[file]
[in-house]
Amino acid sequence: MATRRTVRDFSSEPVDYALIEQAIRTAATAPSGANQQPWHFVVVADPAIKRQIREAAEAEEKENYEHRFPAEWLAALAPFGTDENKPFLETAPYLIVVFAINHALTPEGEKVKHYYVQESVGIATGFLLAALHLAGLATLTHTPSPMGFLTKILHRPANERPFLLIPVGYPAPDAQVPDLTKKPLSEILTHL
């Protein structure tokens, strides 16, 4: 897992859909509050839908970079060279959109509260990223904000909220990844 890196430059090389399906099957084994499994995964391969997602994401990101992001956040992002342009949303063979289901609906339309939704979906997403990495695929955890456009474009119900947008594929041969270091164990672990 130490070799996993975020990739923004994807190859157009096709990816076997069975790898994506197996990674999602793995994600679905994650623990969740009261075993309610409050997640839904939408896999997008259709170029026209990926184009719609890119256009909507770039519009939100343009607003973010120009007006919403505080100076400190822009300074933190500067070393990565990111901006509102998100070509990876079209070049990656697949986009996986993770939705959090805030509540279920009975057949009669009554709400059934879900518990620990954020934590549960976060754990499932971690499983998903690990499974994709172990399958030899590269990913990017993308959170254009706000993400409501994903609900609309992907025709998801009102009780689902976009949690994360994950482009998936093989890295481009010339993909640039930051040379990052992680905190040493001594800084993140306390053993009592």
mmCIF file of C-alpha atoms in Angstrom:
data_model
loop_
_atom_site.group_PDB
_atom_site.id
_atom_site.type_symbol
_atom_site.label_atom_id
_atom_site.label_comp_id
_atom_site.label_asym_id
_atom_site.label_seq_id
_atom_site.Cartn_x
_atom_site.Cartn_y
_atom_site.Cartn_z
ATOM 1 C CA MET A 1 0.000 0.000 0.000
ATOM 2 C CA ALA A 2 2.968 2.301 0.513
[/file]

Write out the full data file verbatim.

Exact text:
[in-house]
Amino acid sequence: MATRRTVRDFSSEPVDYALIEQAIRTAATAPSGANQQPWHFVVVADPAIKRQIREAAEAEEKENYEHRFPAEWLAALAPFGTDENKPFLETAPYLIVVFAINHALTPEGEKVKHYYVQESVGIATGFLLAALHLAGLATLTHTPSPMGFLTKILHRPANERPFLLIPVGYPAPDAQVPDLTKKPLSEILTHL
């Protein structure tokens, strides 16, 4: 897992859909509050839908970079060279959109509260990223904000909220990844 890196430059090389399906099957084994499994995964391969997602994401990101992001956040992002342009949303063979289901609906339309939704979906997403990495695929955890456009474009119900947008594929041969270091164990672990 130490070799996993975020990739923004994807190859157009096709990816076997069975790898994506197996990674999602793995994600679905994650623990969740009261075993309610409050997640839904939408896999997008259709170029026209990926184009719609890119256009909507770039519009939100343009607003973010120009007006919403505080100076400190822009300074933190500067070393990565990111901006509102998100070509990876079209070049990656697949986009996986993770939705959090805030509540279920009975057949009669009554709400059934879900518990620990954020934590549960976060754990499932971690499983998903690990499974994709172990399958030899590269990913990017993308959170254009706000993400409501994903609900609309992907025709998801009102009780689902976009949690994360994950482009998936093989890295481009010339993909640039930051040379990052992680905190040493001594800084993140306390053993009592």
mmCIF file of C-alpha atoms in Angstrom:
data_model
loop_
_atom_site.group_PDB
_atom_site.id
_atom_site.type_symbol
_atom_site.label_atom_id
_atom_site.label_comp_id
_atom_site.label_asym_id
_atom_site.label_seq_id
_atom_site.Cartn_x
_atom_site.Cartn_y
_atom_site.Cartn_z
ATOM 1 C CA MET A 1 0.000 0.000 0.000
ATOM 2 C CA ALA A 2 2.968 2.301 0.513